Random Pairings Make Chess Players Go Crazy

At the Chess.com Isle of Man International, which is taking place right now, the entire chess world’s brains exploded when the first round of the Open used a random pairing system, and Caruana and Kramnik got paired.


All of this shows me the lack of imagination in the chess world.

How many open chess tournaments do we have each year? Hundreds, maybe thousands even? How many of them use the exact same pairing system? It’s pretty close to all of them.

So we have every single tournament in the world, doing the exact same thing every time. I’m going to admit that the Swiss System is a great system, and works perfectly fine as the standard pairing system for an open event. However the problem with the chess community is:

Almost any change causes everyone to freak out

Is a random pairing system unfair? Absolutely not. The results of the random draw for one particular event may be unfair, but over the long run it will turn out to be pretty fair. Everyone worries so much about Carlsen, Kramnik and how important their pairings are, but there are hundreds of players in the tournament and they matter too.

If there are 100 players, why should player 51 automatically have to play the top seeded player when nearly half the field is lower rated than her?

Why should someone ranked 70th have to play a tougher opponent than someone ranked 100th? Is that objectively fair?

This is not a closed event, and I think it’s reasonable for every player to have equal rights from the start of the event. There is nothing more equal and fair than the pairings being randomly determined in the early rounds of an event (within a scoregroup).

The Swiss System is inherently slightly unfair. Over a short sample of tournaments it will likely be MORE fair than the results of randomized pairings, but over a long sample of tournaments the randomized pairings will be fairer to all players in the event (not just the top ones).

The issue is that chess players cannot see past the one individual tournament, and therefore they are happy to accept some small degree of inherent unfairness in order to assure that any one tournament isn’t too affected by “lucky pairings”.

Let me emphasize that once again I agree that the Swiss System is a fine system, and I’m not suggesting that it gets thrown into the trash heap. It’s completely normal that most Open events should continue to use it. But while I have your attention, let me try to improve upon the Swiss System:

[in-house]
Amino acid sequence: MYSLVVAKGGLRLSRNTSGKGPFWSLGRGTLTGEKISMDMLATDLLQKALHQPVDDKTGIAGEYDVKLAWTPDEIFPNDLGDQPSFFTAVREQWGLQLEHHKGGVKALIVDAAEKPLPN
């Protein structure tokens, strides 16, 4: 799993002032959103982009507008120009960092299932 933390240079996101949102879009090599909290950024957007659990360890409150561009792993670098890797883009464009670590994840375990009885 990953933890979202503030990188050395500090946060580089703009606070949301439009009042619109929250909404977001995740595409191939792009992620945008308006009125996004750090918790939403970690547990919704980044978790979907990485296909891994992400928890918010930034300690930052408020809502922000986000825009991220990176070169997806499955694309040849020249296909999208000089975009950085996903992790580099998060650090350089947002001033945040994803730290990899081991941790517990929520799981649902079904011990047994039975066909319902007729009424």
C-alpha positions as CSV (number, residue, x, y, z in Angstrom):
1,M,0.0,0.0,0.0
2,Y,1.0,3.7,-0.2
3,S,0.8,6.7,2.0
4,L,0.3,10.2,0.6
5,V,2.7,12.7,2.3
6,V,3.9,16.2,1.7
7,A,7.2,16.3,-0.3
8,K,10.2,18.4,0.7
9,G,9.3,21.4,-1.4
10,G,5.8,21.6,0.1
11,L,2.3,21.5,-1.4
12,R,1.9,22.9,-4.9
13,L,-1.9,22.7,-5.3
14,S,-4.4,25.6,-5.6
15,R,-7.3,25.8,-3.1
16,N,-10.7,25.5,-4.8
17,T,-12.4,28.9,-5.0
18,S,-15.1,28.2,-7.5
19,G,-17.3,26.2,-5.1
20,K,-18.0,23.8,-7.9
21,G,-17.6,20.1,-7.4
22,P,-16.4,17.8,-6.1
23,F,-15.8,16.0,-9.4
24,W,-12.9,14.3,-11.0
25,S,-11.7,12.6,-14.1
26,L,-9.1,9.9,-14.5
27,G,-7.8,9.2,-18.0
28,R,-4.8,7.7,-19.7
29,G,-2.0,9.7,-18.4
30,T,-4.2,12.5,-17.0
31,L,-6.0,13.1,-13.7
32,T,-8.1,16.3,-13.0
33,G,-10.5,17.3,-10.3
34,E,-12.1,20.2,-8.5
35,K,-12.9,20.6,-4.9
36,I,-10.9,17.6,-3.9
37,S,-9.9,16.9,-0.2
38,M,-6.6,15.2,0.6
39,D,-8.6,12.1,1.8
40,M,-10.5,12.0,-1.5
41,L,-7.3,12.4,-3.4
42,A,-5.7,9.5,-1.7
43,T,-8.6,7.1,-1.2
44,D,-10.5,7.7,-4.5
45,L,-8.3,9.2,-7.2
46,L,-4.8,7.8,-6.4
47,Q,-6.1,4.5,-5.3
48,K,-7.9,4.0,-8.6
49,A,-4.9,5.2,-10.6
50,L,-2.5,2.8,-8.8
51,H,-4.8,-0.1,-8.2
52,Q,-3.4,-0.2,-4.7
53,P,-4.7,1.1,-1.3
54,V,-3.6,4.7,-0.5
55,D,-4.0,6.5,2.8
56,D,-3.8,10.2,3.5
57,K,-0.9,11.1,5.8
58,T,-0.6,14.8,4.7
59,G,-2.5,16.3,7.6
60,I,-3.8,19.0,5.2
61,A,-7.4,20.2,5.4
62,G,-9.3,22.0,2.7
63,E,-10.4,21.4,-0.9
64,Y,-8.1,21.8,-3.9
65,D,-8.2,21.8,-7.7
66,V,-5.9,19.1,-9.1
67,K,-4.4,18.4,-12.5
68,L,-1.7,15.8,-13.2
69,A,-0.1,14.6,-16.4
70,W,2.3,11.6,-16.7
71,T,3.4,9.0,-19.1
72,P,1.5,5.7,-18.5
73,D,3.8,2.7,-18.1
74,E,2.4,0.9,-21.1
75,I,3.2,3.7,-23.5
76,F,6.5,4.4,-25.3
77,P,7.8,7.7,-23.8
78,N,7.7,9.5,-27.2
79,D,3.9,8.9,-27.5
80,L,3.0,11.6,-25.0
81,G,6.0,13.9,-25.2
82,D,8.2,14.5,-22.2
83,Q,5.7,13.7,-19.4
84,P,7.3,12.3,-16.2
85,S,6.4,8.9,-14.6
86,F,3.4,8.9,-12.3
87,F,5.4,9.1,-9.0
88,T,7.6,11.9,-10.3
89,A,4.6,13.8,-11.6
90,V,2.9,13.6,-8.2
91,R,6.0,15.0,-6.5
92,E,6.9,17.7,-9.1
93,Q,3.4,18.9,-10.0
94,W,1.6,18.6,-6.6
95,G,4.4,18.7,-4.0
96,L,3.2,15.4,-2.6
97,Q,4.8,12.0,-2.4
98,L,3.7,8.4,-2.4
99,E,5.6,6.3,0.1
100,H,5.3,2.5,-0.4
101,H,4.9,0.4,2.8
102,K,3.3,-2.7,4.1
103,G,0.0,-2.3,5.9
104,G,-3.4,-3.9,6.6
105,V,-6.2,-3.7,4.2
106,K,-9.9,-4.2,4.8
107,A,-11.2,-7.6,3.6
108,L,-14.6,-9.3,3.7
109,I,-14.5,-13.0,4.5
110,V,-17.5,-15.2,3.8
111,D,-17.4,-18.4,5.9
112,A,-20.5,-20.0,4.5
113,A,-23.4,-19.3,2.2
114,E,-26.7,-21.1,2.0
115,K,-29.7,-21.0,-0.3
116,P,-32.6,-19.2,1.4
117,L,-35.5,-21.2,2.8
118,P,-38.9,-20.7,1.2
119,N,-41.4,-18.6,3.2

Computers are pretty smart these days. It shouldn’t be difficult to set up a tournament so the first round or two is random, and then the computer could go out of it’s way to “equalize” the strength of opponents that people within a score group have faced throughout the tournament. So for example, if Kramnik and Caruana play in Round 1, then the computer will do what it can to slowly make their pairings easier during the remainder of the tournament. Something like this could be even more fair than the typical Swiss Pairings. Instead of using a system that ignores any luck of the draw from the previous rounds, this new pairing system would check to see who has had easier or harder pairings, and then alter the later pairings to make it more fair for those who had the tougher draw.

So imagine you have 4 players, two who have an average opponent’s rating of 2600 and two who have an average opponent’s rating of 2500, the computer would aim to give the ones who faced a 2500 average the higher rated opponents. If you’ve had easy pairings all tournament and are tied for the lead in the final few rounds, this system will try to give you the toughest pairings they can. Can you tell me any reason why something like this would not be more “fair” than the Swiss System?

What I’m suggesting is that when someone tries something different, and one which has obvious logical merits, that everyone doesn’t freak out because maybe one of the top players in the world got an unlucky break. In an open tournament everyone matters, not just the top 5 seeds. And by trying new things, we could experiment and perhaps find a way to improve upon the way things have been done for so long, such as my idea of a pairing system which specifically tries to equalize every player’s strength of opponent as the tournament progresses.